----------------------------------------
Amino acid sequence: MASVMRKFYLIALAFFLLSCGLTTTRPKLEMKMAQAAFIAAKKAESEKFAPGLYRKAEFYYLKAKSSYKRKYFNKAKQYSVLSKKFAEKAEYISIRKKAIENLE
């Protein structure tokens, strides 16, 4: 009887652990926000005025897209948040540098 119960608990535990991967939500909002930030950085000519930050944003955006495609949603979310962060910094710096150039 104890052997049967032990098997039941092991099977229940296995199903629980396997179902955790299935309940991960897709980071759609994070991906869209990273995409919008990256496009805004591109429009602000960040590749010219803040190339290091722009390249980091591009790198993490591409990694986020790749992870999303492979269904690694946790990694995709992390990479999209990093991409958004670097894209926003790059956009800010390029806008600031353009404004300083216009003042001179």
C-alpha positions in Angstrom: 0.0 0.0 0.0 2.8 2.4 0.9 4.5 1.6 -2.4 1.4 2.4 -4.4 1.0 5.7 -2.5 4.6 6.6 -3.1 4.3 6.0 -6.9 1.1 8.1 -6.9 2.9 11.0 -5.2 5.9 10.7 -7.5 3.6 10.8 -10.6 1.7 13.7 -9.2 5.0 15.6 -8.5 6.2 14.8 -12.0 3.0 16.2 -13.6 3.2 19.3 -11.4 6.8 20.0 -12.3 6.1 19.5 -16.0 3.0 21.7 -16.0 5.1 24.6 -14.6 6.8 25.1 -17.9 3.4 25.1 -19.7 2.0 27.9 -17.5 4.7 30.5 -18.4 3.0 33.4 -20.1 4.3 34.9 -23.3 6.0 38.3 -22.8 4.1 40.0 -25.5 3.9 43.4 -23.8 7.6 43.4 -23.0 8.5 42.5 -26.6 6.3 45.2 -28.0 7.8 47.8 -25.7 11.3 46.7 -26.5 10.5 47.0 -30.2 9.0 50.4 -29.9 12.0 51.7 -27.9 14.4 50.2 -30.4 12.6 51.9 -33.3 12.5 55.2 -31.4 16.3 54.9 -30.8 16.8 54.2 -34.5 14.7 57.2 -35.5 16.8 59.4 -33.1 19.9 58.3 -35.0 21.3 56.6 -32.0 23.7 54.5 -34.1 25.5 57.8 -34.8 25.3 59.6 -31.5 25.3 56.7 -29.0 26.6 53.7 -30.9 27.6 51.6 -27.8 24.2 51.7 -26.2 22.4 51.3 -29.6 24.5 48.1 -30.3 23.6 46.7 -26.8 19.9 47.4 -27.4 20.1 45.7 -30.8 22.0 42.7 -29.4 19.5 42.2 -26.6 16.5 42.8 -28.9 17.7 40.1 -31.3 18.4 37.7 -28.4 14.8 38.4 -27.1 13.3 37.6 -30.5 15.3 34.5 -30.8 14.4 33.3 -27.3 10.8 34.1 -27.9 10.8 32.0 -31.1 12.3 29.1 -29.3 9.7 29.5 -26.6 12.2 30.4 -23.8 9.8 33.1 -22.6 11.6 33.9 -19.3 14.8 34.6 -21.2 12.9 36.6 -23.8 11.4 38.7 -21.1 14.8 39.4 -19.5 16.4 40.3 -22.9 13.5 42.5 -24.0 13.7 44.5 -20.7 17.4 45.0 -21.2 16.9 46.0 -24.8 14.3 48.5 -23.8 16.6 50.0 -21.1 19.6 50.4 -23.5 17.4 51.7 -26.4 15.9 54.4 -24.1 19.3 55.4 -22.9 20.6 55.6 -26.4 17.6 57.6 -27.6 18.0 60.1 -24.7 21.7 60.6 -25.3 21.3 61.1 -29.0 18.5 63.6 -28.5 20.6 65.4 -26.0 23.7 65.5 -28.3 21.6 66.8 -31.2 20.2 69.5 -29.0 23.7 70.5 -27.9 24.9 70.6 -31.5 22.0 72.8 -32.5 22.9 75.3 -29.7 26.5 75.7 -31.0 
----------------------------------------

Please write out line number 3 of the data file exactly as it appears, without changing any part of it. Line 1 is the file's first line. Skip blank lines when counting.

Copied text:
C-alpha positions in Angstrom: 0.0 0.0 0.0 2.8 2.4 0.9 4.5 1.6 -2.4 1.4 2.4 -4.4 1.0 5.7 -2.5 4.6 6.6 -3.1 4.3 6.0 -6.9 1.1 8.1 -6.9 2.9 11.0 -5.2 5.9 10.7 -7.5 3.6 10.8 -10.6 1.7 13.7 -9.2 5.0 15.6 -8.5 6.2 14.8 -12.0 3.0 16.2 -13.6 3.2 19.3 -11.4 6.8 20.0 -12.3 6.1 19.5 -16.0 3.0 21.7 -16.0 5.1 24.6 -14.6 6.8 25.1 -17.9 3.4 25.1 -19.7 2.0 27.9 -17.5 4.7 30.5 -18.4 3.0 33.4 -20.1 4.3 34.9 -23.3 6.0 38.3 -22.8 4.1 40.0 -25.5 3.9 43.4 -23.8 7.6 43.4 -23.0 8.5 42.5 -26.6 6.3 45.2 -28.0 7.8 47.8 -25.7 11.3 46.7 -26.5 10.5 47.0 -30.2 9.0 50.4 -29.9 12.0 51.7 -27.9 14.4 50.2 -30.4 12.6 51.9 -33.3 12.5 55.2 -31.4 16.3 54.9 -30.8 16.8 54.2 -34.5 14.7 57.2 -35.5 16.8 59.4 -33.1 19.9 58.3 -35.0 21.3 56.6 -32.0 23.7 54.5 -34.1 25.5 57.8 -34.8 25.3 59.6 -31.5 25.3 56.7 -29.0 26.6 53.7 -30.9 27.6 51.6 -27.8 24.2 51.7 -26.2 22.4 51.3 -29.6 24.5 48.1 -30.3 23.6 46.7 -26.8 19.9 47.4 -27.4 20.1 45.7 -30.8 22.0 42.7 -29.4 19.5 42.2 -26.6 16.5 42.8 -28.9 17.7 40.1 -31.3 18.4 37.7 -28.4 14.8 38.4 -27.1 13.3 37.6 -30.5 15.3 34.5 -30.8 14.4 33.3 -27.3 10.8 34.1 -27.9 10.8 32.0 -31.1 12.3 29.1 -29.3 9.7 29.5 -26.6 12.2 30.4 -23.8 9.8 33.1 -22.6 11.6 33.9 -19.3 14.8 34.6 -21.2 12.9 36.6 -23.8 11.4 38.7 -21.1 14.8 39.4 -19.5 16.4 40.3 -22.9 13.5 42.5 -24.0 13.7 44.5 -20.7 17.4 45.0 -21.2 16.9 46.0 -24.8 14.3 48.5 -23.8 16.6 50.0 -21.1 19.6 50.4 -23.5 17.4 51.7 -26.4 15.9 54.4 -24.1 19.3 55.4 -22.9 20.6 55.6 -26.4 17.6 57.6 -27.6 18.0 60.1 -24.7 21.7 60.6 -25.3 21.3 61.1 -29.0 18.5 63.6 -28.5 20.6 65.4 -26.0 23.7 65.5 -28.3 21.6 66.8 -31.2 20.2 69.5 -29.0 23.7 70.5 -27.9 24.9 70.6 -31.5 22.0 72.8 -32.5 22.9 75.3 -29.7 26.5 75.7 -31.0 